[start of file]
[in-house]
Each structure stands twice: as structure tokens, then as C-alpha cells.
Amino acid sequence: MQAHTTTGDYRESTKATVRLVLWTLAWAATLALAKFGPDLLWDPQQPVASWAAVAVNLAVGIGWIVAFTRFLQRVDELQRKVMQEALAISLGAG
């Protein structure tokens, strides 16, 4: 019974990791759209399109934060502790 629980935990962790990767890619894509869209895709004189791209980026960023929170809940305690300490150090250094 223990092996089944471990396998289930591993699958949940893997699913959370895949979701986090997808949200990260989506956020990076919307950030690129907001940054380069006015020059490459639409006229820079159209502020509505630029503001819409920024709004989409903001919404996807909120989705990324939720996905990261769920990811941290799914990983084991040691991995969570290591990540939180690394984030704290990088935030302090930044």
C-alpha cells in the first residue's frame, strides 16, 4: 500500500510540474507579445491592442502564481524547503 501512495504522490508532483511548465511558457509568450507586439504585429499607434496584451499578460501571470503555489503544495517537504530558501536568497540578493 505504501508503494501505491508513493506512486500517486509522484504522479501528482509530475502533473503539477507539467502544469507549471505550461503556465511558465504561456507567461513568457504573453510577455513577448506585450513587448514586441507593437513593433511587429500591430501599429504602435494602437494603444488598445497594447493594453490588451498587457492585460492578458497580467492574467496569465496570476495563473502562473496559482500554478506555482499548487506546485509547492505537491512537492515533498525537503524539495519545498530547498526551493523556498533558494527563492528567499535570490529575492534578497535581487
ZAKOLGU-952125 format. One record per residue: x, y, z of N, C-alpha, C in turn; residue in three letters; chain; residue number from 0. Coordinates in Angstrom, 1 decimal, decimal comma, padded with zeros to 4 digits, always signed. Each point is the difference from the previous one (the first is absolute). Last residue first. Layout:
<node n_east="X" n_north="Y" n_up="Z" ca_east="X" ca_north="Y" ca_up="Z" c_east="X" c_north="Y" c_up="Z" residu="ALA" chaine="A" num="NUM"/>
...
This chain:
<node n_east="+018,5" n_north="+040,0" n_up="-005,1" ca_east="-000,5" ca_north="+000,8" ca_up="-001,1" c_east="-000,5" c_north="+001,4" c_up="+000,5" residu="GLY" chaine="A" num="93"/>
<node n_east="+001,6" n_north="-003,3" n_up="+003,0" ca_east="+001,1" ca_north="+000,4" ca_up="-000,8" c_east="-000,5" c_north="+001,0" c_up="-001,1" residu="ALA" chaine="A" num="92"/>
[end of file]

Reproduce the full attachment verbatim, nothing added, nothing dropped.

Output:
[in-house]
Each structure stands twice: as structure tokens, then as C-alpha cells.
Amino acid sequence: MQAHTTTGDYRESTKATVRLVLWTLAWAATLALAKFGPDLLWDPQQPVASWAAVAVNLAVGIGWIVAFTRFLQRVDELQRKVMQEALAISLGAG
């Protein structure tokens, strides 16, 4: 019974990791759209399109934060502790 629980935990962790990767890619894509869209895709004189791209980026960023929170809940305690300490150090250094 223990092996089944471990396998289930591993699958949940893997699913959370895949979701986090997808949200990260989506956020990076919307950030690129907001940054380069006015020059490459639409006229820079159209502020509505630029503001819409920024709004989409903001919404996807909120989705990324939720996905990261769920990811941290799914990983084991040691991995969570290591990540939180690394984030704290990088935030302090930044």
C-alpha cells in the first residue's frame, strides 16, 4: 500500500510540474507579445491592442502564481524547503 501512495504522490508532483511548465511558457509568450507586439504585429499607434496584451499578460501571470503555489503544495517537504530558501536568497540578493 505504501508503494501505491508513493506512486500517486509522484504522479501528482509530475502533473503539477507539467502544469507549471505550461503556465511558465504561456507567461513568457504573453510577455513577448506585450513587448514586441507593437513593433511587429500591430501599429504602435494602437494603444488598445497594447493594453490588451498587457492585460492578458497580467492574467496569465496570476495563473502562473496559482500554478506555482499548487506546485509547492505537491512537492515533498525537503524539495519545498530547498526551493523556498533558494527563492528567499535570490529575492534578497535581487
ZAKOLGU-952125 format. One record per residue: x, y, z of N, C-alpha, C in turn; residue in three letters; chain; residue number from 0. Coordinates in Angstrom, 1 decimal, decimal comma, padded with zeros to 4 digits, always signed. Each point is the difference from the previous one (the first is absolute). Last residue first. Layout:
<node n_east="X" n_north="Y" n_up="Z" ca_east="X" ca_north="Y" ca_up="Z" c_east="X" c_north="Y" c_up="Z" residu="ALA" chaine="A" num="NUM"/>
...
This chain:
<node n_east="+018,5" n_north="+040,0" n_up="-005,1" ca_east="-000,5" ca_north="+000,8" ca_up="-001,1" c_east="-000,5" c_north="+001,4" c_up="+000,5" residu="GLY" chaine="A" num="93"/>
<node n_east="+001,6" n_north="-003,3" n_up="+003,0" ca_east="+001,1" ca_north="+000,4" ca_up="-000,8" c_east="-000,5" c_north="+001,0" c_up="-001,1" residu="ALA" chaine="A" num="92"/>